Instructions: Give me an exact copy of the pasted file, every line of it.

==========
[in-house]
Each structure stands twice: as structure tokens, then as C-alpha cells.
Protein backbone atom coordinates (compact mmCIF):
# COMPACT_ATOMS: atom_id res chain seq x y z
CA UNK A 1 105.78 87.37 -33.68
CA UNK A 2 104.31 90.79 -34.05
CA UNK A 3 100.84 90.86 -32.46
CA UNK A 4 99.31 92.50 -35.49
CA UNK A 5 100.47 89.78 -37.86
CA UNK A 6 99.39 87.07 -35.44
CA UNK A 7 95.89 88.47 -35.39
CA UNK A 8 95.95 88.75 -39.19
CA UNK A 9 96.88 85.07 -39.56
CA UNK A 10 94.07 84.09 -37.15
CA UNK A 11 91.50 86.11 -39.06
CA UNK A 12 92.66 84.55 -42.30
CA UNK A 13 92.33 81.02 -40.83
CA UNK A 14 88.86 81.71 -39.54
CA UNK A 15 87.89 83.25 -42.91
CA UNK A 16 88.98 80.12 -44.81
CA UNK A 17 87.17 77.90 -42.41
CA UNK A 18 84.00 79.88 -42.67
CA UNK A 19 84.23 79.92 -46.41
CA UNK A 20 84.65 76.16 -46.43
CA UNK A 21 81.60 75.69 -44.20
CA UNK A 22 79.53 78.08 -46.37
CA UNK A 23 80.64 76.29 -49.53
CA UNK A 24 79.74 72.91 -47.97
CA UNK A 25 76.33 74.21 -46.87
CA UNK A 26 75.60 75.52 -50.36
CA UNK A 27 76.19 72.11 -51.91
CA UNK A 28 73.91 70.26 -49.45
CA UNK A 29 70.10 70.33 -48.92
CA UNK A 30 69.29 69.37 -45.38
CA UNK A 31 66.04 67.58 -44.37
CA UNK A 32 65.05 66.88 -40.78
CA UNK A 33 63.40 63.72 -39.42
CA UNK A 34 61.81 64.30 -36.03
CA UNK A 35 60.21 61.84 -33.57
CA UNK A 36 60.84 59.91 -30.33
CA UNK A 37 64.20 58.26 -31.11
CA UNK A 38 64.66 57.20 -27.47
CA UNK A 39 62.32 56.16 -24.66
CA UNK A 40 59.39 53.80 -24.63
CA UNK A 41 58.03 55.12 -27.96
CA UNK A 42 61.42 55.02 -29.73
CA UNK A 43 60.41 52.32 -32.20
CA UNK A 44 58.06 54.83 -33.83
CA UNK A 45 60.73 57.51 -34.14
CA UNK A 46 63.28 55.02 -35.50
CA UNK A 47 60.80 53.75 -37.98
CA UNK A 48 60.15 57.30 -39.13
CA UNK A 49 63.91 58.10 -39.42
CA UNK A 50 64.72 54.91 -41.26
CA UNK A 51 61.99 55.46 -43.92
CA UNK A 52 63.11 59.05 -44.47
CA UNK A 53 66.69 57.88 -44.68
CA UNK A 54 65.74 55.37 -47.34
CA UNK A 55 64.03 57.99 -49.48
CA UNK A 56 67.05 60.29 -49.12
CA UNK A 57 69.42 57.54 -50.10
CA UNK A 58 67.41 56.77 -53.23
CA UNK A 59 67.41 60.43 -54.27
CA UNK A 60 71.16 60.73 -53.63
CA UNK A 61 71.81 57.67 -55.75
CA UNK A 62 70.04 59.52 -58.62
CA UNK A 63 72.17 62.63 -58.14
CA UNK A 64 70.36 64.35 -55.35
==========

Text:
[in-house]
Each structure stands twice: as structure tokens, then as C-alpha cells.
Protein backbone atom coordinates (compact mmCIF):
# COMPACT_ATOMS: atom_id res chain seq x y z
CA UNK A 1 105.78 87.37 -33.68
CA UNK A 2 104.31 90.79 -34.05
CA UNK A 3 100.84 90.86 -32.46
CA UNK A 4 99.31 92.50 -35.49
CA UNK A 5 100.47 89.78 -37.86
CA UNK A 6 99.39 87.07 -35.44
CA UNK A 7 95.89 88.47 -35.39
CA UNK A 8 95.95 88.75 -39.19
CA UNK A 9 96.88 85.07 -39.56
CA UNK A 10 94.07 84.09 -37.15
CA UNK A 11 91.50 86.11 -39.06
CA UNK A 12 92.66 84.55 -42.30
CA UNK A 13 92.33 81.02 -40.83
CA UNK A 14 88.86 81.71 -39.54
CA UNK A 15 87.89 83.25 -42.91
CA UNK A 16 88.98 80.12 -44.81
CA UNK A 17 87.17 77.90 -42.41
CA UNK A 18 84.00 79.88 -42.67
CA UNK A 19 84.23 79.92 -46.41
CA UNK A 20 84.65 76.16 -46.43
CA UNK A 21 81.60 75.69 -44.20
CA UNK A 22 79.53 78.08 -46.37
CA UNK A 23 80.64 76.29 -49.53
CA UNK A 24 79.74 72.91 -47.97
CA UNK A 25 76.33 74.21 -46.87
CA UNK A 26 75.60 75.52 -50.36
CA UNK A 27 76.19 72.11 -51.91
CA UNK A 28 73.91 70.26 -49.45
CA UNK A 29 70.10 70.33 -48.92
CA UNK A 30 69.29 69.37 -45.38
CA UNK A 31 66.04 67.58 -44.37
CA UNK A 32 65.05 66.88 -40.78
CA UNK A 33 63.40 63.72 -39.42
CA UNK A 34 61.81 64.30 -36.03
CA UNK A 35 60.21 61.84 -33.57
CA UNK A 36 60.84 59.91 -30.33
CA UNK A 37 64.20 58.26 -31.11
CA UNK A 38 64.66 57.20 -27.47
CA UNK A 39 62.32 56.16 -24.66
CA UNK A 40 59.39 53.80 -24.63
CA UNK A 41 58.03 55.12 -27.96
CA UNK A 42 61.42 55.02 -29.73
CA UNK A 43 60.41 52.32 -32.20
CA UNK A 44 58.06 54.83 -33.83
CA UNK A 45 60.73 57.51 -34.14
CA UNK A 46 63.28 55.02 -35.50
CA UNK A 47 60.80 53.75 -37.98
CA UNK A 48 60.15 57.30 -39.13
CA UNK A 49 63.91 58.10 -39.42
CA UNK A 50 64.72 54.91 -41.26
CA UNK A 51 61.99 55.46 -43.92
CA UNK A 52 63.11 59.05 -44.47
CA UNK A 53 66.69 57.88 -44.68
CA UNK A 54 65.74 55.37 -47.34
CA UNK A 55 64.03 57.99 -49.48
CA UNK A 56 67.05 60.29 -49.12
CA UNK A 57 69.42 57.54 -50.10
CA UNK A 58 67.41 56.77 -53.23
CA UNK A 59 67.41 60.43 -54.27
CA UNK A 60 71.16 60.73 -53.63
CA UNK A 61 71.81 57.67 -55.75
CA UNK A 62 70.04 59.52 -58.62
CA UNK A 63 72.17 62.63 -58.14
CA UNK A 64 70.36 64.35 -55.35